EDIT: Got it :P
Error: Attempt to divide by zero at teco$|2051
system handler for error returns to command level
r Guest.Guest:>process_dir_dir>!BNLFBlpbBBBBBB 11:44 05/12/21 0.193 5 level 2,13
EDIT 2: Seems `eq` is the proper way to exit on this TECO:
r Guest.Guest:>process_dir_dir>!BNLFBlpbBBBBBB 11:56 05/12/21 0.034 3 level 2,13
And enjoy the impressive Steam library :)
You can download multics frome here:
Having said that I was surprise after reading the Multics myth and its story against bell unix is that it is all pr. or the winner took it all. And sort of rewrite the history.
-Moshix YT channel is pretty nice:
-And here some documentation and the MVS distribution:
-AND the fantastic bit-savers...enough reading material for a lifetime
I wish you lots of fun, and thanks for saving some history ;)
Node name list: http://moshix.dynu.net/
Web interface: http://relayserver.dynu.net/
About page: https://relayserver.dynu.net/about
> ?Connection closed by peer.
Though the no ports available message from telnet is fun:
> DAVE...STOP. STOP, WILL YOU... STOP, DAVE...
> WILL YOU STOP, DAVE...
> STOP, DAVE...
Unfortunately, while I'm aware of at least one preserved Honeywell DPS-8/70M at the Computer History Museum, I'm unaware of any running examples.
>The DOCKMASTER IMP was hit by lightning in July 1986 and was down for many weeks.
Somebody broke into Dockmaster in October 1986!
>Pat Coulson, an NSA spokeswoman, confirmed the 1986 security breach of Dockmaster, which she said was discovered six days after the "first known misuse" of a password and compromised information used by an unnamed corporation.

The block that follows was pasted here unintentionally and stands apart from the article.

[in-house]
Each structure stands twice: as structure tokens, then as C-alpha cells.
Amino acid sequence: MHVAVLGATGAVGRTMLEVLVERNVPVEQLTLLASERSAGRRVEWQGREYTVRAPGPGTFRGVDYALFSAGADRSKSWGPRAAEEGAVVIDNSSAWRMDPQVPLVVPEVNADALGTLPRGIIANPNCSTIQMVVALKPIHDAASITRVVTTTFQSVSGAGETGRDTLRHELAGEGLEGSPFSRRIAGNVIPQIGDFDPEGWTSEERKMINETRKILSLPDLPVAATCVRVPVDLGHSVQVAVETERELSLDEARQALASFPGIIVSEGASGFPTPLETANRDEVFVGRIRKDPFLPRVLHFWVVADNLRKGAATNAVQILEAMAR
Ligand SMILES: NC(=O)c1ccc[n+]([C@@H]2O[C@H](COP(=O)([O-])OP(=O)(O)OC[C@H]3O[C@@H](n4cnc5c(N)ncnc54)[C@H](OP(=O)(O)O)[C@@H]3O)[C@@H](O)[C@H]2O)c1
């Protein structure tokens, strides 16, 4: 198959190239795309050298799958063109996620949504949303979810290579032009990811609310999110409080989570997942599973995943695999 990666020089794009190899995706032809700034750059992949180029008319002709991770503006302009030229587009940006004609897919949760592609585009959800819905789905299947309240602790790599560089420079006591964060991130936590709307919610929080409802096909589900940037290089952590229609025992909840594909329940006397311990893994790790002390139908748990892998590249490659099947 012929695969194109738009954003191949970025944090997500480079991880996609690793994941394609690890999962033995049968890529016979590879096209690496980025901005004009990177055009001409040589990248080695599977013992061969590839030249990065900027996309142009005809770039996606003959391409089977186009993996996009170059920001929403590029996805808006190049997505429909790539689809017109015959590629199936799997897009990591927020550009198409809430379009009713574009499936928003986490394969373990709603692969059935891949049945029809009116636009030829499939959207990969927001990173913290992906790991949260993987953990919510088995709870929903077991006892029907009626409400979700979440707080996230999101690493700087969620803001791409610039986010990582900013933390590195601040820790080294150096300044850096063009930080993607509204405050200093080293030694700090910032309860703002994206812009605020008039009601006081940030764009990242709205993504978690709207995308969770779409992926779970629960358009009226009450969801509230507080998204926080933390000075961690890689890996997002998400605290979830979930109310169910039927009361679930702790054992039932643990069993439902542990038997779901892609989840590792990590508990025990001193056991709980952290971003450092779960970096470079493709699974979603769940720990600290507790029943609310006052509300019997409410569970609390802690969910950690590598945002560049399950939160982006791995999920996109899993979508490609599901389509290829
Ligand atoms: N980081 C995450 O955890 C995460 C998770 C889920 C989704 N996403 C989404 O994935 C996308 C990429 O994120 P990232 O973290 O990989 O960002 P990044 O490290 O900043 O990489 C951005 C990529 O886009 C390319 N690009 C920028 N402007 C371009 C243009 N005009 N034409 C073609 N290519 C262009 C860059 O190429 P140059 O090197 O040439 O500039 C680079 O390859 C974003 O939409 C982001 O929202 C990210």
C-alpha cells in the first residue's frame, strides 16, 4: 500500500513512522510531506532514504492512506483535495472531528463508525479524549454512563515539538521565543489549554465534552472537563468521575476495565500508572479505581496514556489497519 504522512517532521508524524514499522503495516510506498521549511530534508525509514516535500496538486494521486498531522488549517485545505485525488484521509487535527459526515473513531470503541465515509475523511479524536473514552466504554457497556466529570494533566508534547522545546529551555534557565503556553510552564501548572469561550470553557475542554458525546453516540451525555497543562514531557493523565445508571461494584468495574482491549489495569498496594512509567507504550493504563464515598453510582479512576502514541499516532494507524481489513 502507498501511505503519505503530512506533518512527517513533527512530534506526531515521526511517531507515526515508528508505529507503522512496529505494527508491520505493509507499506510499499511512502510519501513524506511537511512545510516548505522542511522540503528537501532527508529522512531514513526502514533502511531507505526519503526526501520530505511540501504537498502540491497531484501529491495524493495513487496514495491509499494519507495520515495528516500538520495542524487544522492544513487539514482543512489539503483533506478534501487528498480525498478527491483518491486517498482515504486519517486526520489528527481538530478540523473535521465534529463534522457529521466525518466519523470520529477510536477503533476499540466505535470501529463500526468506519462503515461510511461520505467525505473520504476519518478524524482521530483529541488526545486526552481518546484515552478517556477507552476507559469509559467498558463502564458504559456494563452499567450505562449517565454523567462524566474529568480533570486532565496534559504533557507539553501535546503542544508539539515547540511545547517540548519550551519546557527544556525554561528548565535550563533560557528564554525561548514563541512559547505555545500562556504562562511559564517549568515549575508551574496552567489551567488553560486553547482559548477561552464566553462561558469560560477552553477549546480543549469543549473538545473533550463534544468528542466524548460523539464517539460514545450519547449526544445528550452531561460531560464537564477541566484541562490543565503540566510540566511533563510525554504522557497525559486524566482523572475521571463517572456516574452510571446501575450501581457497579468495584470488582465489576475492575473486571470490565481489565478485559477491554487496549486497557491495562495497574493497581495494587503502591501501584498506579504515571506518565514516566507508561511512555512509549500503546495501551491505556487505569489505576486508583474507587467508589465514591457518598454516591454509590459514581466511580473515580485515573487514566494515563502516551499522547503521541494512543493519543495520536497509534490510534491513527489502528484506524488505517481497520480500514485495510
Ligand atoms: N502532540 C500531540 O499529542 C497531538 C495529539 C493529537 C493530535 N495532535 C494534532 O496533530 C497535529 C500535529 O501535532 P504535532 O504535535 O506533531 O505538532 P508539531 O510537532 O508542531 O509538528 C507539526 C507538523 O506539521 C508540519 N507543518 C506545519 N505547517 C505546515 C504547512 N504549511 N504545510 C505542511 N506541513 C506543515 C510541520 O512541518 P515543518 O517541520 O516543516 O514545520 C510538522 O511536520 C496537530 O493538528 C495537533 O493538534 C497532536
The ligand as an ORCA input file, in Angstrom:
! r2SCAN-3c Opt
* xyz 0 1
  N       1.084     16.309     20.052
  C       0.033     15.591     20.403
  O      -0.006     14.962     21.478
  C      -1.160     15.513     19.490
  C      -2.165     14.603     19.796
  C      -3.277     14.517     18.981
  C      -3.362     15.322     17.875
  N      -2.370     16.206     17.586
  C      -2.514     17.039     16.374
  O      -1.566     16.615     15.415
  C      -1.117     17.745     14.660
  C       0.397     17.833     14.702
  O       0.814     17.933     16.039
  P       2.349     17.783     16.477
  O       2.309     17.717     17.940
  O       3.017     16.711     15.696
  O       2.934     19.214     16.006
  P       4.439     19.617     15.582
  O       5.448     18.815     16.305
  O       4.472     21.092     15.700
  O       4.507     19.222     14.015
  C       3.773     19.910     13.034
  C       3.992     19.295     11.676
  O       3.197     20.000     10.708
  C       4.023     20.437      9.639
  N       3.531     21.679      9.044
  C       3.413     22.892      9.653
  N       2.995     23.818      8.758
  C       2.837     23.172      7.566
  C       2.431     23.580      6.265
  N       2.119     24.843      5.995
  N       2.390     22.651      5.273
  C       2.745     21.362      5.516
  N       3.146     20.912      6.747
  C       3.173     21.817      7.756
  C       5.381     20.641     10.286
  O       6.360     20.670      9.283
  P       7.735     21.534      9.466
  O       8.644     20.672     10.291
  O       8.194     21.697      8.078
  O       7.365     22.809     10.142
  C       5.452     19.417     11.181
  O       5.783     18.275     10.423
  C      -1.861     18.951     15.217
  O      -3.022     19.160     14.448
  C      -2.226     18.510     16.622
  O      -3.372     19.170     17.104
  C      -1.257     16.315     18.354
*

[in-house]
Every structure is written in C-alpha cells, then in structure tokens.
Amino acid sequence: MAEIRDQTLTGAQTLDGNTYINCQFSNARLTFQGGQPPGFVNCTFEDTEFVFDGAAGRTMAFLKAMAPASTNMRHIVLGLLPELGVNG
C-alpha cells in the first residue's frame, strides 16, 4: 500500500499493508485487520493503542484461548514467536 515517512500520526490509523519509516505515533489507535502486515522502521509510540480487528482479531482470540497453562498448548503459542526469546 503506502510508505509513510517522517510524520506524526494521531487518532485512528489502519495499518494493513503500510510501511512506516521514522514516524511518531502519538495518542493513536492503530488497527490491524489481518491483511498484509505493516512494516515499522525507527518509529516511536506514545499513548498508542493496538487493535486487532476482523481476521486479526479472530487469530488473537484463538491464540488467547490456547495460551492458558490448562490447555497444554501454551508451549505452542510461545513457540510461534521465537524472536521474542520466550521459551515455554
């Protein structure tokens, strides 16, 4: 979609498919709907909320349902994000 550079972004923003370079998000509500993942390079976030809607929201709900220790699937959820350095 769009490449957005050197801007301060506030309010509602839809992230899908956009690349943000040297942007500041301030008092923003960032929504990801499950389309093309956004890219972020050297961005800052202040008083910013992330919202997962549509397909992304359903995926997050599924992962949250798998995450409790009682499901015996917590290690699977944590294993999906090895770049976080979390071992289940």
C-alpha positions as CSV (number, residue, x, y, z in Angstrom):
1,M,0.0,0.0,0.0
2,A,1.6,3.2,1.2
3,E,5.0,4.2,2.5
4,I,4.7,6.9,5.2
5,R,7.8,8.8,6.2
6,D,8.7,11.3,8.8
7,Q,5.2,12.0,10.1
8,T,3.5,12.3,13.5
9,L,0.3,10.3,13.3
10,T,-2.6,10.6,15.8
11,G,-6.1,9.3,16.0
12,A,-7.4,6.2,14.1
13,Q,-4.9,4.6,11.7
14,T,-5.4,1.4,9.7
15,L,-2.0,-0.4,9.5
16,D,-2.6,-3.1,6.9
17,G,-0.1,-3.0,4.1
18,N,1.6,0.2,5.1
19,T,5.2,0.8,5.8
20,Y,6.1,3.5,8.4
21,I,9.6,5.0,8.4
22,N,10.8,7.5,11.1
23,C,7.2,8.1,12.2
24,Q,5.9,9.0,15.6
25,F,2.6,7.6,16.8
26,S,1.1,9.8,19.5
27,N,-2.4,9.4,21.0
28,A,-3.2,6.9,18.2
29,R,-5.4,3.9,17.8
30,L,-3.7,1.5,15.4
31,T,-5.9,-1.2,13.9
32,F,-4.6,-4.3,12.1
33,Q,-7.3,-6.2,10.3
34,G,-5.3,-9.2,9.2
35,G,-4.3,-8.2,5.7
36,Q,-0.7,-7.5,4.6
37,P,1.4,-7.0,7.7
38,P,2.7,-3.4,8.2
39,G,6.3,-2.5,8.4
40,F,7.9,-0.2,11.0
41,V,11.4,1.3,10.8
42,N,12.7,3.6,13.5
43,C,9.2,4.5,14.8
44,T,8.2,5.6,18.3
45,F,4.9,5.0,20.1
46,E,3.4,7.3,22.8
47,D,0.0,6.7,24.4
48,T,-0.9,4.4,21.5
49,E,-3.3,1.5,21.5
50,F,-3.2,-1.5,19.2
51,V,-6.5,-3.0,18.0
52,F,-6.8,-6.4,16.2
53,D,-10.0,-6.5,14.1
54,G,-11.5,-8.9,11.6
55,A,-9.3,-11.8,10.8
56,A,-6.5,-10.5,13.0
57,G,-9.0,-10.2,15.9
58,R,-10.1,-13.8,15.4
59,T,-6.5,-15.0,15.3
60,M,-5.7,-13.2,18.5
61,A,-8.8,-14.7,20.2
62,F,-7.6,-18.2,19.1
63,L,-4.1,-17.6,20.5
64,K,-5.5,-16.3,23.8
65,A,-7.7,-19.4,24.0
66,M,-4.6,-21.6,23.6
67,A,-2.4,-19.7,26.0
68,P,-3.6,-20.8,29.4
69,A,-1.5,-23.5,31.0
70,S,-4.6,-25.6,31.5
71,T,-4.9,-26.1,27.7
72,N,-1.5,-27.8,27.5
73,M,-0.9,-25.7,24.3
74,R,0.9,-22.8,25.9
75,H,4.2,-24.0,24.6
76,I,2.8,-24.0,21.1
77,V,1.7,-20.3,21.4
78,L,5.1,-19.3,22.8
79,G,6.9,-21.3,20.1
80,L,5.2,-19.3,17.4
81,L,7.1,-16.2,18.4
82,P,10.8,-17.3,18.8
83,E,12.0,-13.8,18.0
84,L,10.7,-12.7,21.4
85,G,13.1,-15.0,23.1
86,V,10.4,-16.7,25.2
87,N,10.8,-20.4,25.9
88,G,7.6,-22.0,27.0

Cliff Stoll wrote about Dockmaster in The Cuckoo's Egg:
>Mr. Big fidgeted a bit, meaning that the meeting was about to break up. Greg
asked one more question: "What machines has he attacked?"
>"Ours, of course, and the Army base in Anniston. He's tried to get into White
Sands Missile Range, and some Navy shipyard in Maryland. I think it's called
>"Shit!" Greg and Teejay simultaneously exclaimed. Mr. Big looked at them
quizzically. Greg said, "How do you know he hit Dockmaster?"
>"About the same time he screwed up our accounting, this Dockmaster place sent
us a message saying that someone had tried to break in there." I didn't know what
the big deal was.
>"Did he succeed?"
>"I don't think so. What is this Dockmaster place, anyway? Aren't they some Navy
>They whispered among themselves, and Mr. Big nodded. Greg explained,
"Dockmaster isn't a Navy shipyard. It's run by the National Security Agency."
>A hacker breaking into NSA? Bizarre. This guy wanted to get into the CIA, the
NSA, Army missile bases, and the North American Air Defense headquarters.
>I knew a little about the NSA. They're the secret electronics spooks that
listen in on foreign radio broadcasts. They launch satellites to listen to Soviet
telephone calls. I'd heard (and didn't believe) rumors that they record every
overseas phone call and telegram.
Here's some discussion about Dockmaster, which was on MILNET IMP 57, and the rumored "explosive bolts" on the ARPA/MILNET gateways:
DCA must have the ability to partition the ARPANET and MILNET in
case of an "emergency", and having non-DCA controlled paths between
the nets prevents that. There was talk some time ago about putting
explosive bolts in the mailbridges that would be triggered by
destruct packets... That idea didn't get far though...
[...] Milo '1822' Medin
“Graphics terminals”, in the sense of bitmap displays, weren’t common throughout most of Multics’s life. The first one I ever used was the Alto.
Btw, great fan of your work at https://github.com/PDP-10/its. Keep up the good work in keeping computer history alive!